Tapping into data
Based in Walker, Michigan, Meijer is a major regional supercenter chain with 230 stores in six states. All Meijer supercenters include a pharmacy and most also include a gas station. One of America’s largest private companies, Meijer has a long history of innovation, including the introduction of the modern supercenter more than 50 years ago.
Understanding operational performance and customer behavior was easier when Meijer opened its first stores in Michigan. Now, it’s a different world, with aggressive competition, hundreds of stores, and products that range from groceries and gasoline to electronics and pet supplies. And while the phrase, “There’s more at Meijer” refers to products, it could also apply to data. The company had a potential gold mine of information, but no way to tap into it consistently across the organization.
Meijer was using a variety of technologies to manage information, including a data warehouse based on Teradata, a homegrown business intelligence (BI) tool, and reporting software from other vendors. In addition, the company’s business users relied heavily on Microsoft Excel. However, despite the diversity of technology, the company’s stakeholders all had one thing in common—they relied on IT to help extract insight from data.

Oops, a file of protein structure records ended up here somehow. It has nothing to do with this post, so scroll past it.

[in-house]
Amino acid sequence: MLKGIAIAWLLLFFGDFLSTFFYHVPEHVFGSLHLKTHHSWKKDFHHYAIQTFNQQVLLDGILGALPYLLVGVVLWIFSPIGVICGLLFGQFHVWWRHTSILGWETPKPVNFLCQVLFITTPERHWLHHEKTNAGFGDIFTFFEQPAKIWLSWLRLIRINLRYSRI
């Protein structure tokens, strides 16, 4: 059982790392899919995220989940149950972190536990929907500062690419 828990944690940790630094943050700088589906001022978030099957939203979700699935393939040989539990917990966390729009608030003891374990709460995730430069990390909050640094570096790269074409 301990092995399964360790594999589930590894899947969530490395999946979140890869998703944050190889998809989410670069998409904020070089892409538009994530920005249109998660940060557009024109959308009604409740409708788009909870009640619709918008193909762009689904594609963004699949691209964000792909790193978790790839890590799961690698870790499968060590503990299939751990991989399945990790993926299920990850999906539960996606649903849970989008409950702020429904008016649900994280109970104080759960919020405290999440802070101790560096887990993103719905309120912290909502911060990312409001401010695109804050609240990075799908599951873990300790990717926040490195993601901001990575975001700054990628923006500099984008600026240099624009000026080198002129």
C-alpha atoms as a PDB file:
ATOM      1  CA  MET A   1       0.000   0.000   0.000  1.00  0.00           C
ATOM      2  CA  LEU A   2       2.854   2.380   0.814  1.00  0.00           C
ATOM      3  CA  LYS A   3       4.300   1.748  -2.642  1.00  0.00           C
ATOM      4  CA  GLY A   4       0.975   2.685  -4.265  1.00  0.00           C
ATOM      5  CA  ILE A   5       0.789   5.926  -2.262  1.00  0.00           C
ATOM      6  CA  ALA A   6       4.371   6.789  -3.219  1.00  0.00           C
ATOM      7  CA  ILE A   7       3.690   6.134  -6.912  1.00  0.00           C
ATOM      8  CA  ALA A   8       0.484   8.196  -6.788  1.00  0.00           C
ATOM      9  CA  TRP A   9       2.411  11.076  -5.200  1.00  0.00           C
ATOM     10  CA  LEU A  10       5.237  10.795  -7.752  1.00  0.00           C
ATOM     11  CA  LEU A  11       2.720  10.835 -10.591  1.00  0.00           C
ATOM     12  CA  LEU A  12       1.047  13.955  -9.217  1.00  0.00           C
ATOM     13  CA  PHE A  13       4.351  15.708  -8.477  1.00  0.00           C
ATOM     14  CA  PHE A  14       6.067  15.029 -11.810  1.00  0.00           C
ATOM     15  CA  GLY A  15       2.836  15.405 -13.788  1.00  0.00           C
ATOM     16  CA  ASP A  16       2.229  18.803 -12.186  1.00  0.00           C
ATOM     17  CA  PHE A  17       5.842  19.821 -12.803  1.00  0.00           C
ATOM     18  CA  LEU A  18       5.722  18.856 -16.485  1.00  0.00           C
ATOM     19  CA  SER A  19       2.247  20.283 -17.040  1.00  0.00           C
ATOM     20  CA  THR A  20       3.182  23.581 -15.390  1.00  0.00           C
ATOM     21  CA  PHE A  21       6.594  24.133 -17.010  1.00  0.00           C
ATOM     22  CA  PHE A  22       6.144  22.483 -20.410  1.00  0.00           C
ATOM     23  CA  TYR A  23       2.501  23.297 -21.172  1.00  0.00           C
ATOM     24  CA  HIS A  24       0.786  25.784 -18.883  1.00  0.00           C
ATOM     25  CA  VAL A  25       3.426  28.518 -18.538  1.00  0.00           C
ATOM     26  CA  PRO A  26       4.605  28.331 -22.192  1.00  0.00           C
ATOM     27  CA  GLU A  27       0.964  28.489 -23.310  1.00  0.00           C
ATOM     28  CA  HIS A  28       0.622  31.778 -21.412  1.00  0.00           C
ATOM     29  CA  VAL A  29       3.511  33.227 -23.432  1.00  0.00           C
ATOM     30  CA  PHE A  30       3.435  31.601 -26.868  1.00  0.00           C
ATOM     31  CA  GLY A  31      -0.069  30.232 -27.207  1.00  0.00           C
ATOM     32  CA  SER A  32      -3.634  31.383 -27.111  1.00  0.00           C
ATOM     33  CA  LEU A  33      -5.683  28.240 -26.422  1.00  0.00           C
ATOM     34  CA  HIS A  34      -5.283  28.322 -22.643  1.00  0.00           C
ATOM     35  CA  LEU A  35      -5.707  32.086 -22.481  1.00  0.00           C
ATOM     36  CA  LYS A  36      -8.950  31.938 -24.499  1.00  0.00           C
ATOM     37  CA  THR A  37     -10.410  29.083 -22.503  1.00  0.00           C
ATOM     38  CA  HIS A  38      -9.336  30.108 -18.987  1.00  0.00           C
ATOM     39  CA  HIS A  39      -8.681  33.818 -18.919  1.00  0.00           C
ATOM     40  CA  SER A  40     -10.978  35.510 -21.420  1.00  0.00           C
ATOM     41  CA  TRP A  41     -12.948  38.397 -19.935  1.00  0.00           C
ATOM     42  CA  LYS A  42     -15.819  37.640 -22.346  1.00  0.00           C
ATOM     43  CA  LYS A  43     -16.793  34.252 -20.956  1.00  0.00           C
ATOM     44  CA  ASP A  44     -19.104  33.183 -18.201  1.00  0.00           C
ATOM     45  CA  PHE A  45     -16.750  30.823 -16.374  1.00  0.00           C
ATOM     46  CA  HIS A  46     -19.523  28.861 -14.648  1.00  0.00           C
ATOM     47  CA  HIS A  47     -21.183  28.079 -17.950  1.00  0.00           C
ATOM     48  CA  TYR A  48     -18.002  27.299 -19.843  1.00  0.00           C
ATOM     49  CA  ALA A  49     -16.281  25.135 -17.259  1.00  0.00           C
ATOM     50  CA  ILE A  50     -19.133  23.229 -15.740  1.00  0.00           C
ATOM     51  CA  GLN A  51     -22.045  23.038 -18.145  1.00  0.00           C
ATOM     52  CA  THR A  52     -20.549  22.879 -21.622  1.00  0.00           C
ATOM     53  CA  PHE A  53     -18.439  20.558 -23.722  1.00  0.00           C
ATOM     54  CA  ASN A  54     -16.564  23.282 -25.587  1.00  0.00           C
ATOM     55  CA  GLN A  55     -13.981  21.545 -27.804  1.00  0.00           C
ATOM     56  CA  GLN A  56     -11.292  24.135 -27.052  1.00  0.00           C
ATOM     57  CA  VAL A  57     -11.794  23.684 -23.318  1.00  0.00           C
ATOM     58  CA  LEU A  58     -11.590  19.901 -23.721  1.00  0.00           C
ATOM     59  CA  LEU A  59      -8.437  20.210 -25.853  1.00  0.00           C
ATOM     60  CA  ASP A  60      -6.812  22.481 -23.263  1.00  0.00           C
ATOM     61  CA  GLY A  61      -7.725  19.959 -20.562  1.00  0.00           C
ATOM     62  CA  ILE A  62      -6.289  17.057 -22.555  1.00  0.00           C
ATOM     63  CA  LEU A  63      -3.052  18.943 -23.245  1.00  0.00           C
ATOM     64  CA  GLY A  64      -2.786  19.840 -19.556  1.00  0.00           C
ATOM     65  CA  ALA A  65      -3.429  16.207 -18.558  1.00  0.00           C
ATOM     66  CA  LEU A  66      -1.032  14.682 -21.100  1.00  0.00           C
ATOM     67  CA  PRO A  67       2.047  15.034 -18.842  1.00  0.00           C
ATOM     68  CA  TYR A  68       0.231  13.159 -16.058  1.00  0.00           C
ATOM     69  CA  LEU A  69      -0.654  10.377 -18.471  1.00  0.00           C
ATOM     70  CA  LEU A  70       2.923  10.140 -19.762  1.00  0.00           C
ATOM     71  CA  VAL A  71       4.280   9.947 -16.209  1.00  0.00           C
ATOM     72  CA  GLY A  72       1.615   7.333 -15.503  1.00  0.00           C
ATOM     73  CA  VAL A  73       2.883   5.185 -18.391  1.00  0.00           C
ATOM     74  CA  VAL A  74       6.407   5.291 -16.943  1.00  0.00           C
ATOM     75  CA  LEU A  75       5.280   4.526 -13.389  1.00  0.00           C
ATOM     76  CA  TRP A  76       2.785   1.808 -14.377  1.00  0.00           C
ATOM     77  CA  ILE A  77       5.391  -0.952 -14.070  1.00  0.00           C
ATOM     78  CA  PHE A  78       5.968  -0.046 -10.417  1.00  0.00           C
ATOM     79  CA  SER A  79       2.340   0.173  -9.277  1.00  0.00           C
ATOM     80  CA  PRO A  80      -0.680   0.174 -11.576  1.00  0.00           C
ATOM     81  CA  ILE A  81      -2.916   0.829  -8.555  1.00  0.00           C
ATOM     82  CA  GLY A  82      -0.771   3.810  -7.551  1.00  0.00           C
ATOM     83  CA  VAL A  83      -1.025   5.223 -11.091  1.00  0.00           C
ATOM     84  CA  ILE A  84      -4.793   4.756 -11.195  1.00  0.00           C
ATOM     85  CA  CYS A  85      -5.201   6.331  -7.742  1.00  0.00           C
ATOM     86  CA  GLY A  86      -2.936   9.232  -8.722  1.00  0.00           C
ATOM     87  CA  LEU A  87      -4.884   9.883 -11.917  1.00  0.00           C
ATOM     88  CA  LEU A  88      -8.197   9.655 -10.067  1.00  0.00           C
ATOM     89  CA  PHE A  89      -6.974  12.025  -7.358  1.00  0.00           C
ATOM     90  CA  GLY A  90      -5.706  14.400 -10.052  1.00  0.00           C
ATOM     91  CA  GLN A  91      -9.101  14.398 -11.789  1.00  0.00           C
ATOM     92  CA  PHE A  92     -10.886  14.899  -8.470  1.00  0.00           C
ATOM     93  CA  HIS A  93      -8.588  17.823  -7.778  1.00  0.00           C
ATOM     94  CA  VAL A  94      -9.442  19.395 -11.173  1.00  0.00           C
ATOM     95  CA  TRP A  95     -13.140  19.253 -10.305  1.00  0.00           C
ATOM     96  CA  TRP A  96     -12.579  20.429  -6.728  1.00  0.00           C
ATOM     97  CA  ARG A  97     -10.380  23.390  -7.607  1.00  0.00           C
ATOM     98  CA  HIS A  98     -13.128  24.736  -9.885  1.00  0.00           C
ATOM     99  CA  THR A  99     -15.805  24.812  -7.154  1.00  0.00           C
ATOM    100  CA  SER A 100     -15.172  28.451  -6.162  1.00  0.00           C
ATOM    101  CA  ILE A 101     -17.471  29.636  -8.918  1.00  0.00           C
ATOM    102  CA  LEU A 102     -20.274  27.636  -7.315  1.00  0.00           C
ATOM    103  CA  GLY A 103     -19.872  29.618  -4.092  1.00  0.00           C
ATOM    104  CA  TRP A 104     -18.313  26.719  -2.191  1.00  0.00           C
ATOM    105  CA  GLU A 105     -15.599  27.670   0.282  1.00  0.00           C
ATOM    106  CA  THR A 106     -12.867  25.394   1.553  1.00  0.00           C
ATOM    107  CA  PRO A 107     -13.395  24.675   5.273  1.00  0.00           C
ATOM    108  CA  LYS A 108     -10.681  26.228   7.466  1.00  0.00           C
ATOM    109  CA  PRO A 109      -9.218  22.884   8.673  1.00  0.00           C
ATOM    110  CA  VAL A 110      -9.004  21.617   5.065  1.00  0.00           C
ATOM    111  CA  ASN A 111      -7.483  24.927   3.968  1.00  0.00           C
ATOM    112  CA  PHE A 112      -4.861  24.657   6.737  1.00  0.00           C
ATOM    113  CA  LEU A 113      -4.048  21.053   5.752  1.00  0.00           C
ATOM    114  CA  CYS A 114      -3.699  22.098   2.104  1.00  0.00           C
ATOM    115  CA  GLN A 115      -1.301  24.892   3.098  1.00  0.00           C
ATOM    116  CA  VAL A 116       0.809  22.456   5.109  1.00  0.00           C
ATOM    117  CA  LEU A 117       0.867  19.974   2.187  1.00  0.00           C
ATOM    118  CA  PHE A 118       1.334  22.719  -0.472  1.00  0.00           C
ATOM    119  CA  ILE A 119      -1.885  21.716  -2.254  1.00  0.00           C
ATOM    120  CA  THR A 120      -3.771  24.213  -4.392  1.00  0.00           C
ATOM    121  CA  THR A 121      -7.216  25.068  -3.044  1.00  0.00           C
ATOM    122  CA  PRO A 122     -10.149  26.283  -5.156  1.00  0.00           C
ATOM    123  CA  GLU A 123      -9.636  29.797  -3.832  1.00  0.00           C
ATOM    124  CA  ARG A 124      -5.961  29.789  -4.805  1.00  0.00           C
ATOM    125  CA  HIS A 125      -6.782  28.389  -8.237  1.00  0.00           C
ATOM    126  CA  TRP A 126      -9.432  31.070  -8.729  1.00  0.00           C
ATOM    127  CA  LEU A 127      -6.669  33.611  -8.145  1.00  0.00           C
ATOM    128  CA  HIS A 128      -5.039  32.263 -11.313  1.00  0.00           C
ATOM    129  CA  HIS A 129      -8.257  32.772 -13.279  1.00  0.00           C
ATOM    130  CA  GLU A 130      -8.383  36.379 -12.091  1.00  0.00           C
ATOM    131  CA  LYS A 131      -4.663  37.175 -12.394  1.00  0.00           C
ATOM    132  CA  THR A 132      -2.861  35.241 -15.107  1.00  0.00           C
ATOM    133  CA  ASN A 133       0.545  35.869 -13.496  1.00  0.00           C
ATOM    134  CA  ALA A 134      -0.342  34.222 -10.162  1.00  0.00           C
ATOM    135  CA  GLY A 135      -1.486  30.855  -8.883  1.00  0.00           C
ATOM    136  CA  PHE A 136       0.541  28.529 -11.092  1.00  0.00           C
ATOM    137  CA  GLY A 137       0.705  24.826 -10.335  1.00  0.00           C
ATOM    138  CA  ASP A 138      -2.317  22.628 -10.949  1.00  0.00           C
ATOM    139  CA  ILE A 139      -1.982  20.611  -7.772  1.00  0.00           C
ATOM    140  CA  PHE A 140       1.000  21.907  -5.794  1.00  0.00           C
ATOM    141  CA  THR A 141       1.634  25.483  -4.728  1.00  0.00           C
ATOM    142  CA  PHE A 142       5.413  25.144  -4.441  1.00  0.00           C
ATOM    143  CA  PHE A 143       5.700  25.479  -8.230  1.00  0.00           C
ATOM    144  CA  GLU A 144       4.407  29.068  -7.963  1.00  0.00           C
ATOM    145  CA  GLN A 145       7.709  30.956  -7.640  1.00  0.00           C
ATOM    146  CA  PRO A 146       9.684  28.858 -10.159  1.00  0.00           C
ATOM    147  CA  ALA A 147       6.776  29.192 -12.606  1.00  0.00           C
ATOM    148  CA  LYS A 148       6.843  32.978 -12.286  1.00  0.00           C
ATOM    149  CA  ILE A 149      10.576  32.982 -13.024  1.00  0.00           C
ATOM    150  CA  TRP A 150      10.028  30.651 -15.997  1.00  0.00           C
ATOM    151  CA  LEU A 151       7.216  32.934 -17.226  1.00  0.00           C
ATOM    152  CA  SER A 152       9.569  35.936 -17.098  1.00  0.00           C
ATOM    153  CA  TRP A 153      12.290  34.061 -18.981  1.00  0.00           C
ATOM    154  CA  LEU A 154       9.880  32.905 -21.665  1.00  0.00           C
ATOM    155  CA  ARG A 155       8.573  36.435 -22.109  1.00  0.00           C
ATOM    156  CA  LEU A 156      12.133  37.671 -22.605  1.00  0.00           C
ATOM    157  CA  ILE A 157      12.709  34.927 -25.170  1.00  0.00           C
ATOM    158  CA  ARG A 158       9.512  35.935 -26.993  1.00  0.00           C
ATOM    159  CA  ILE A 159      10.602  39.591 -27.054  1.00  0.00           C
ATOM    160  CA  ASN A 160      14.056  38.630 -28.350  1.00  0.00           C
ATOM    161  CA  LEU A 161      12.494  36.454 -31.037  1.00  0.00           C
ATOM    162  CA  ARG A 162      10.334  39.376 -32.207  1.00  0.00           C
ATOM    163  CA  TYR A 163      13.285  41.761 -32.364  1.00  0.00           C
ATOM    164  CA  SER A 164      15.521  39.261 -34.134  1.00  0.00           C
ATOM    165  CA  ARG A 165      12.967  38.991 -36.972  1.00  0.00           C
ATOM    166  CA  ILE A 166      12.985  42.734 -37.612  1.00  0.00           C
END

Marilyn Richards, Director of Business Intelligence and Collaboration at Meijer, wanted to create a more self-sufficient environment. “No matter where I go, the demand for BI is always greater than the supply,” she says. “And people don’t always have time to wait for IT to build every report. Plus, they were unable to do on-the-fly, ad hoc analysis easily. We have to empower the business customers with relevant and timely reporting to react quickly and appropriately.”